Inside look on an anxiety attack

An assignment I did for my Special Fields of Writing class.

It is a typical, busy day at school. I sit in front of the computer and log in. As usual, it’s taking forever to load. As I wait, my mind wanders elsewhere. A million thoughts come rushing and I start to panic. I feel my throat closing and my breath becoming short.

I rush out of the room. My hands start to shake as I am trying to control my wheelchair. I get to the ground floor and I get lost in an overwhelming crowd. My mind starts spinning and my vision gets blurry. My stomach starts to feel nervous because of all the people around me. I feel like everyone’s staring, judging, seeing right through me, even though no one’s looking at me. I hate huge crowds of people.

I can hear sounds, but I don’t know what they are. My internal thoughts are so loud, making all external sounds are muffled and I can’t make anything out of it. I’m scared and start to panic even more. I look in every direction trying to figure out where to go, as if I’m looking for an escape. Still panicking, I continue to walk around the school until I decide on a plan.

I walk into the Student Success Centre and ask to speak to my counsellor. There’s a 45-minute wait. I pace the waiting area. I try to find something to focus on but nothing works. My vision and my thoughts are still unfocused, to the point where I can’t even read the motivational posters on the wall. I sit near the table and put my head down. When I look up a few minutes later, I see five more people waiting with me. I ask to wait in a separate room, where I can be alone at last.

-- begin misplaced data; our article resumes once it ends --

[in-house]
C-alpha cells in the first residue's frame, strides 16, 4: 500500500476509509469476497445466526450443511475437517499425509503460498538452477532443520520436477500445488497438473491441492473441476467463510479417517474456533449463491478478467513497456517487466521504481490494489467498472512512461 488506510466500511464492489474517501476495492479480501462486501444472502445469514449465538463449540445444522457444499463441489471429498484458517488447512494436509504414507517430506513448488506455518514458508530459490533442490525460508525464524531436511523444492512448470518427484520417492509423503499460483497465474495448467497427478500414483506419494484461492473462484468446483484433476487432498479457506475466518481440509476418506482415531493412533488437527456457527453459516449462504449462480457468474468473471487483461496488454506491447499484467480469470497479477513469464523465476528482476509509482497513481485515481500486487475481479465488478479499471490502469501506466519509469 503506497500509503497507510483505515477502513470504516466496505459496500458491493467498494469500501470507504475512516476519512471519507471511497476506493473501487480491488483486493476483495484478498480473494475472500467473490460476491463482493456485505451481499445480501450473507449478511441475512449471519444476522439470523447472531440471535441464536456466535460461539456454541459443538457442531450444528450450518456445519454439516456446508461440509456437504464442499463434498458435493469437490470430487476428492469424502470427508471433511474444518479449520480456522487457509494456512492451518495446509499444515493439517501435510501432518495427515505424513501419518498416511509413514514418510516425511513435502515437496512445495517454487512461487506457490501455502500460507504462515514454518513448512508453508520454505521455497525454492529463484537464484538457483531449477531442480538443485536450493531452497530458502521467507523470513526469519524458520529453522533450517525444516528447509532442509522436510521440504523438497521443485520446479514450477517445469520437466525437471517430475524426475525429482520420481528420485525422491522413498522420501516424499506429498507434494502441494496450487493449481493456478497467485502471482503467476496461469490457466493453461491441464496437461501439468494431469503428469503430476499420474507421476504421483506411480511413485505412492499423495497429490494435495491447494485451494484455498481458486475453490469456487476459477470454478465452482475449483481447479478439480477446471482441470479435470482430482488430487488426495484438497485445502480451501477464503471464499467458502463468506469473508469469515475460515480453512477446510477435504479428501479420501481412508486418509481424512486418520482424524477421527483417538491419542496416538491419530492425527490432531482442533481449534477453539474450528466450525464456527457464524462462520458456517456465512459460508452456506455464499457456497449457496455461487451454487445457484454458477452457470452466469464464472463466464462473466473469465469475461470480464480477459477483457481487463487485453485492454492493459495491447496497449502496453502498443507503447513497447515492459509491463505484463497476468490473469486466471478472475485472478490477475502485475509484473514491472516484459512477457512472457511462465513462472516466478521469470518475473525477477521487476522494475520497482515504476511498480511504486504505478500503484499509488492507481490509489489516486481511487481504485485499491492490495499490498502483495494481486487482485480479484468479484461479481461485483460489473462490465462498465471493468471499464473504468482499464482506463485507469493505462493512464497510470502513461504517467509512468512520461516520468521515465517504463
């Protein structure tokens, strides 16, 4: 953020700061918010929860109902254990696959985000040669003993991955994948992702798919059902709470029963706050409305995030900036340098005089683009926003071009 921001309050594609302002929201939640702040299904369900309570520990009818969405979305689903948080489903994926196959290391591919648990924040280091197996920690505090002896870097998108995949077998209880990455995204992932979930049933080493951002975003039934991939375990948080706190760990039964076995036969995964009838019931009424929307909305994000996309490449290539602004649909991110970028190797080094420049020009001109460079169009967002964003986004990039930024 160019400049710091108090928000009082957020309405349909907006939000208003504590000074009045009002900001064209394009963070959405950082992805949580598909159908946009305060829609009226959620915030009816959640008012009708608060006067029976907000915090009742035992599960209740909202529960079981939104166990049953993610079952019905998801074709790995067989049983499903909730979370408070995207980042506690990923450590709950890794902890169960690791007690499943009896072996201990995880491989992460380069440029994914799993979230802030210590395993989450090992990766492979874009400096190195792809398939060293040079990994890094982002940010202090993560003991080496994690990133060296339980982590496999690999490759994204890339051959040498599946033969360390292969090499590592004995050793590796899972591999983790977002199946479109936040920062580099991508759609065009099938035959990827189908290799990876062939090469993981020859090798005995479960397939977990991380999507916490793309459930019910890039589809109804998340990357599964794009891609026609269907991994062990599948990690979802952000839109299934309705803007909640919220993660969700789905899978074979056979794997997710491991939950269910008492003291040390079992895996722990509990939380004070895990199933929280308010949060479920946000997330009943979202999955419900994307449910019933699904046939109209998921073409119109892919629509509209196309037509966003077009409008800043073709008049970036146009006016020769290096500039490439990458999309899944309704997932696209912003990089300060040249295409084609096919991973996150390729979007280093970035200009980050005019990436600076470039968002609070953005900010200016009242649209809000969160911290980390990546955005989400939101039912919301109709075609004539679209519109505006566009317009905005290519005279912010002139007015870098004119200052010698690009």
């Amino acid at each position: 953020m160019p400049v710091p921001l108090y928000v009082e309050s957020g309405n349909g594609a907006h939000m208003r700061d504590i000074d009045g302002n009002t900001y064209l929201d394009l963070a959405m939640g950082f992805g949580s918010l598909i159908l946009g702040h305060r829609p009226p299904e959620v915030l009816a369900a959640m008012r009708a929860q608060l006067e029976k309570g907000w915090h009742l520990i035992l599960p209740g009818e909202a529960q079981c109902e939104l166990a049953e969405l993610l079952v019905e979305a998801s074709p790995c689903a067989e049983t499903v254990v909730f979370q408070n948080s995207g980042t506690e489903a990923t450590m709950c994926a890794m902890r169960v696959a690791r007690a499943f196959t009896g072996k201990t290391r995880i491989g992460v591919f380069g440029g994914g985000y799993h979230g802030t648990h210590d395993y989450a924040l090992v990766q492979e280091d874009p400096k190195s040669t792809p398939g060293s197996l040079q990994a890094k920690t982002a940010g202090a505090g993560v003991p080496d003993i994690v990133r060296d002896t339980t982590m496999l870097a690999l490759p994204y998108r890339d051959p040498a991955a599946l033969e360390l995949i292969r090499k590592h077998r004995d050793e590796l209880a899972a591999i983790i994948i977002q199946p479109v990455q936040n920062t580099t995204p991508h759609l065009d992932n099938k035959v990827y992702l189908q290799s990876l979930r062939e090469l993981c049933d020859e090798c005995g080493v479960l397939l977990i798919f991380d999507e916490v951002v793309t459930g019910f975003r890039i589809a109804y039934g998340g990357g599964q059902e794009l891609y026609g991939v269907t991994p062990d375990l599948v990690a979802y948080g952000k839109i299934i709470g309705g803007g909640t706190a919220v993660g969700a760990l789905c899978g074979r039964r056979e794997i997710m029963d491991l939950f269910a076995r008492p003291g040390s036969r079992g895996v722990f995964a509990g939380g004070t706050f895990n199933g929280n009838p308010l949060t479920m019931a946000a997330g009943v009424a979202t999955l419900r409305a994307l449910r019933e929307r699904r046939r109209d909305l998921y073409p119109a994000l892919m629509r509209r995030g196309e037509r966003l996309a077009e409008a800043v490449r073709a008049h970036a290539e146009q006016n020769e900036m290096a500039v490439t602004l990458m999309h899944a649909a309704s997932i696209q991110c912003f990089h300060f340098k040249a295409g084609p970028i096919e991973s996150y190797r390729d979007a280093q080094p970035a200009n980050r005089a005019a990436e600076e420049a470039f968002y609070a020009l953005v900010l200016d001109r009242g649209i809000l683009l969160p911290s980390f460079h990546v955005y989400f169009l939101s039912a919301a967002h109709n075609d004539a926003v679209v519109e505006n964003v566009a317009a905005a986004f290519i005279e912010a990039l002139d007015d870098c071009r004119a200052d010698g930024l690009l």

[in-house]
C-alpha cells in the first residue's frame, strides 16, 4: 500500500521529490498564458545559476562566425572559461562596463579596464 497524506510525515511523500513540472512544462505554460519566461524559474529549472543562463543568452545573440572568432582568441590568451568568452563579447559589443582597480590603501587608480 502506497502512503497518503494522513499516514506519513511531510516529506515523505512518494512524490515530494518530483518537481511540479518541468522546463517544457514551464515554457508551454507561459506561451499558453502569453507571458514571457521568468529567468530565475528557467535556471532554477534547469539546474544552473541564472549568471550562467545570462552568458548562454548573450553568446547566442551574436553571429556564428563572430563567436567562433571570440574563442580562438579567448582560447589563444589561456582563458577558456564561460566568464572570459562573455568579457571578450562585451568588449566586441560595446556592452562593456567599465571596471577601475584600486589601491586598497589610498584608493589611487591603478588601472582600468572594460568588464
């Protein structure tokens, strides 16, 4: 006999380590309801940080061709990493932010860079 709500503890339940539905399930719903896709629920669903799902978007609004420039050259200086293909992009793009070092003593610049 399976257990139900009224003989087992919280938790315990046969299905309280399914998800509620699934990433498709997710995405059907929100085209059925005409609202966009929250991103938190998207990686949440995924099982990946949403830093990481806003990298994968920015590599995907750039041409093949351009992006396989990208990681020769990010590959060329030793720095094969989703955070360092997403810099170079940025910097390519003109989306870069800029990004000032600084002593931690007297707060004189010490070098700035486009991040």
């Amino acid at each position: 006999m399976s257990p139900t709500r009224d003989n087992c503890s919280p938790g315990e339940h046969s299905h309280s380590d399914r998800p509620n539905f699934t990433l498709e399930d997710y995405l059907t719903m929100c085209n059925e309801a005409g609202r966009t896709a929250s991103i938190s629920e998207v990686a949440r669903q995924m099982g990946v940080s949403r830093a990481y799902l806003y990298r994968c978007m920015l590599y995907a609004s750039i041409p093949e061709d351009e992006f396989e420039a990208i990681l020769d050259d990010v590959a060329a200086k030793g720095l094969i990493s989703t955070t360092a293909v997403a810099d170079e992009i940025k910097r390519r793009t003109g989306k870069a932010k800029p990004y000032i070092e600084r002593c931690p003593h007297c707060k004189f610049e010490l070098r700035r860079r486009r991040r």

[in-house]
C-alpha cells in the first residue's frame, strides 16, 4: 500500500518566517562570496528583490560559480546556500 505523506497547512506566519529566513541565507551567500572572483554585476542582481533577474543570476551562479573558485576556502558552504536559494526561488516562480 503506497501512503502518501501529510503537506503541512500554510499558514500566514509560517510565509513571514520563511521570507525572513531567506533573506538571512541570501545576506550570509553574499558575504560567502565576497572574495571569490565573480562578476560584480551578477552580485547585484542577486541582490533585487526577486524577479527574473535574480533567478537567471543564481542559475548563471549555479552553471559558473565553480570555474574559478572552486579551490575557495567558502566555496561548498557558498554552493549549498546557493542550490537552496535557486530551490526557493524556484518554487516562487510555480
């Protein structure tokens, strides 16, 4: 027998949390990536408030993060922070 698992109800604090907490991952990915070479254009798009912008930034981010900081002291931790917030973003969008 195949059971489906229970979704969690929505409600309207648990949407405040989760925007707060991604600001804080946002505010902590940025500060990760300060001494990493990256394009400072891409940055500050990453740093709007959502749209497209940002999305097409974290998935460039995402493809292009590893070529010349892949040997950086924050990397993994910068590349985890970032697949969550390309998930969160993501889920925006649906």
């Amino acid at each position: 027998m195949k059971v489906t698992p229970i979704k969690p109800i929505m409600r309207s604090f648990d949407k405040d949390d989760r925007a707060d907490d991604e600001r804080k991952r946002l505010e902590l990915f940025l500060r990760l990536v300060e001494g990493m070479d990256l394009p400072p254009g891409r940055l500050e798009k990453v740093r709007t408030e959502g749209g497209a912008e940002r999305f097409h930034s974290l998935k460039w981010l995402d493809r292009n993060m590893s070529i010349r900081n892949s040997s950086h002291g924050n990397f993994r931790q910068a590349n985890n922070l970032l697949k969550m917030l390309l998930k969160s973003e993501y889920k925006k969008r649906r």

I go into the room. The light is off. The darkness gives me a weird sense of relaxation; not a lot but some. I put my shoulders on the desk and bury my face in my sweaty hands. I take some deep breaths. I feel like screaming. I’m scared. I feel like this is never going to end. I can hear myself start to whine. I feel a few tears rolling down my face. I become confused. “Why do I feel like this? Why am I freaking out?” I ask myself. Confusion turns into frustration: “What is wrong with me?”

I grab my blanket with the picture of Demi Lovato and I on it that I got made. It is very soft. I hold it tight. I feel she is with me and I am not alone. I play Demi’s music on my iPod. The song and her voice are very calming. It is very comforting. Twenty minutes go by and I start to calm down. My thoughts get quiet. My breathing and vision slowly goes back to normal. My anxiety attack has come to an end at last.

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